Researchers around the world are engaged in a massively difficult project to map the entire human brain. And recently, they have been reporting some promising advances.
The ultimate goal is to chart the locations of the roughly 85 billion neurons in the brain, their roughly 100 trillion connections, and how they all function.
If that sounds like a tall order, it's because it is. The hope is that doing this will lead to a far greater understanding about how brains work and especially how mental disorders come about — and could be better treated.
Below is a very basic primer on why scientists are mapping the human brain and how they go about doing it:
Who's doing the mapping?
This isn't one big, organized project. It's a bunch of scientists across the world working on various undertakings.
There's a lot of excitement about brain mapping right now. The US and the EU recently dumped some significant money into the mix. Obama's BRAIN Initiative (Brain Research through Advancing Innovative Neurotechnologies) funding started in 2014 and should provide $100 million a year for each of 10 years. (For comparison, the National Institutes of Health neuroscience budget is about $5.5 billion a year.) The European Commission has promised $1.3 billion over 10 years to make a detailed computer model of the human brain. Many private projects are also underway.
Is it hard to map a human brain?
Yes. The human brain is extremely complex. Different people's brains have cells connected in different ways, so researchers can't just map one brain and call it a day. In addition, contrary to previous scientific thought, everyone's brain develops new cells and new connections throughout life. If you're alive, your brain is changing.
So how do you map a brain?
One way is to start with less complex organisms. The only species that's had every single neuron mapped out is a microscopic worm called C. elegans. This was a lot easier, since the worm has only 302 neurons. (That's 0.0000004 percent the number of neurons in a human brain.)
But researchers are working on mammals' brains, too. For example, the Allen Mouse Brain Connectivity Atlas is the most detailed connection map of any mammal's brain. One technique they're using to figure it out is adding a fluorescent protein to a tiny area with about 100 to 500 neurons. And then they track where the glowing protein flows. And how do they do that? Well, they remove the mouse brains afterward and chop them up into tiny pieces. Then they repeat again with a different mouse and an injection into a different spot. When researchers published a major paper on the atlas in April, they'd mapped roughly 15 to 20 percent of all mouse-brain neurons.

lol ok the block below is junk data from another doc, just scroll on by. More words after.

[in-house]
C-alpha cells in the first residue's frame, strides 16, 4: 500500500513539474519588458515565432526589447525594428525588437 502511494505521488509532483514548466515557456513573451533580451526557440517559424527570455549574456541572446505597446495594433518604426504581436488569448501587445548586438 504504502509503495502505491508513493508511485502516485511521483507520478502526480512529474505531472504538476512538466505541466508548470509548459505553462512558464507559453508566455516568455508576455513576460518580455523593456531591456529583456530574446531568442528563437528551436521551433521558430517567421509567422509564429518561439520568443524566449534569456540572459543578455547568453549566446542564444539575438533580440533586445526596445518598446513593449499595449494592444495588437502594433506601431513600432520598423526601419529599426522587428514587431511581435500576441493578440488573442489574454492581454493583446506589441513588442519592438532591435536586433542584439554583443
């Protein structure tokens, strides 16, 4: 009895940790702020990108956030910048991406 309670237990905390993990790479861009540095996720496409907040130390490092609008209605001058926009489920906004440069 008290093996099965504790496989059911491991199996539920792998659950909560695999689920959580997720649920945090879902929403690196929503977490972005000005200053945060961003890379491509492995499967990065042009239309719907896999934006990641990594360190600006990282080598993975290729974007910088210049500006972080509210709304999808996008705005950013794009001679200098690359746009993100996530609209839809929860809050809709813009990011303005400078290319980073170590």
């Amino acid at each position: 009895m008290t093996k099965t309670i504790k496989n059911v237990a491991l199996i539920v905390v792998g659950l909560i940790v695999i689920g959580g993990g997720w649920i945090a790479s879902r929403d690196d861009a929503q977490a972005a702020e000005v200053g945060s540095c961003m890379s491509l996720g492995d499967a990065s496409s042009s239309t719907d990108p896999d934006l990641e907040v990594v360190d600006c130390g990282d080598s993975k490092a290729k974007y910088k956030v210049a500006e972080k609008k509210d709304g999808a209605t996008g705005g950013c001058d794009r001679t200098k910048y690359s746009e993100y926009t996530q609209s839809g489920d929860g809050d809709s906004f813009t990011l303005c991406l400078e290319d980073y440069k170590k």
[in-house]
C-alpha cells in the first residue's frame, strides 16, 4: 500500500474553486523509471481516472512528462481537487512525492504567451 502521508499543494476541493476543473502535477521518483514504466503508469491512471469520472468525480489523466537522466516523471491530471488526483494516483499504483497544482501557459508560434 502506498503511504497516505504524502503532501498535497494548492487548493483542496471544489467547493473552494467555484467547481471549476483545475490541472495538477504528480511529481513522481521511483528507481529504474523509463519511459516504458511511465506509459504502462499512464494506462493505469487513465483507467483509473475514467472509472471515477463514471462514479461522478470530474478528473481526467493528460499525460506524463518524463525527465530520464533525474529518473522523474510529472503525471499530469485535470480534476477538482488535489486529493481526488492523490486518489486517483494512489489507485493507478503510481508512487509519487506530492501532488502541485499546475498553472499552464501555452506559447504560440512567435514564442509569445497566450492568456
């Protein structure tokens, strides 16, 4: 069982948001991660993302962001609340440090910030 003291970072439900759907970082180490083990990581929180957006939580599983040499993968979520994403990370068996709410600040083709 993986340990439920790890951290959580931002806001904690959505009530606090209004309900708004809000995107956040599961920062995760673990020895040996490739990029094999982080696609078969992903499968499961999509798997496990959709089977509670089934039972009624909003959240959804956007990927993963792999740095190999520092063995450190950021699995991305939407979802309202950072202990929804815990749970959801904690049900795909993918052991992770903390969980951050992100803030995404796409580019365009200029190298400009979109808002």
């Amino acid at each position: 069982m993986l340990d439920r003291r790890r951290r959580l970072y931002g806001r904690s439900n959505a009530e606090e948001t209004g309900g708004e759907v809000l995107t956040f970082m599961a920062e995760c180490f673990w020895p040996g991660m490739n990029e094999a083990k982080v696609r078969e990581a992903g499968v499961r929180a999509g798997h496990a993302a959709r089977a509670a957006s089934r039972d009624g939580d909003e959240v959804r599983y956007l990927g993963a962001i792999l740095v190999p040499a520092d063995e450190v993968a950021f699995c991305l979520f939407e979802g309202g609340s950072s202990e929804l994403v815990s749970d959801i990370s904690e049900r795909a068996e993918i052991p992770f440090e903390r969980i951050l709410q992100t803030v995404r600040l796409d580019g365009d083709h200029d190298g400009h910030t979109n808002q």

Is a human brain more difficult to map than a mouse brain?
Yes. We can't really put fluorescent proteins inside humans and then take out their brains to see where the glowing went. So, instead, scientists use other techniques including a type of MRI that tracks water flow in brain tissue. It's usually easier and faster (not to mention less expensive) to study thousands of mice than thousands of people, and resolution is always an issue.
So we just need to find the neurons' connections, and we're done?
Not exactly. Researchers compare mapping the brain's connections to mapping a city's roads: you know where the streets are but have no idea what the traffic is like.
So another major area of brain mapping has been documenting where different genes are turned on. For example, an Allen Institute for Brain Science study in April tracked the locations of genetic activity in brains from four human fetuses. The researchers looked at tens of thousands of genes during a key time when areas are developing that handle higher-order functions such as reasoning and memory.
Another big task is studying which neurons are firing when. The most impressive work on this so far might be a study published in the spring of 2014. In it, researchers individually turned on each of 1,054 different neuronal circuits in fruit-fly larvae and then recorded what behaviors happened for every single one. Please note: fruit-fly larvae are simple creatures with only 10,000 neurons and with behaviors far simpler than humans'. (The researchers classified 29 total "general behaviors" in the larvae such as "turn-avoid" or "back up." Humans have a few more than that.)
Scientists are currently mapping brain function in humans at a much rougher level, using equipment such as high-resolution fMRI machines. For a great overview of brain-function mapping in people, check out this story in the New York Times.
How long will it take to map a human brain?
A long time. Researchers needed four years to plot the main routes (about 15 to 20 percent) of the roughly 75 million neurons in the mouse brain. By contrast, the human brain has about 85 billion neurons — about 1,100 times as many as a mouse. Hongkui Zeng, who plays a big role in the Allen Institute's mouse-atlas project, told me that a human-brain connection map with a similar resolution as the mouse one "can be done within the next 10 years." But that would still be a small fraction of the entire human brain.
So, yeah. It's a long haul. But that doesn't mean it's pointless. Here's a piece by Ben Thomas at Scientific American Mind on why trying — but failing — is still worth it, how terribly complex the task is, and why heading toward "less wrongness" in our understanding of the brain is still incredibly useful.
What do we do once we have a brain map?
All kinds of things. Maybe we could make brain-like computers that are as creative as we are. Maybe we could figure out exactly what chemical imbalances are going on in people with mental illnesses and how much serotonin (or whatnot) to pump into which parts of the brain to treat them. And maybe we could finally answer questions that are currently in the realm of philosophy — What is love? What is beauty? What are dreams?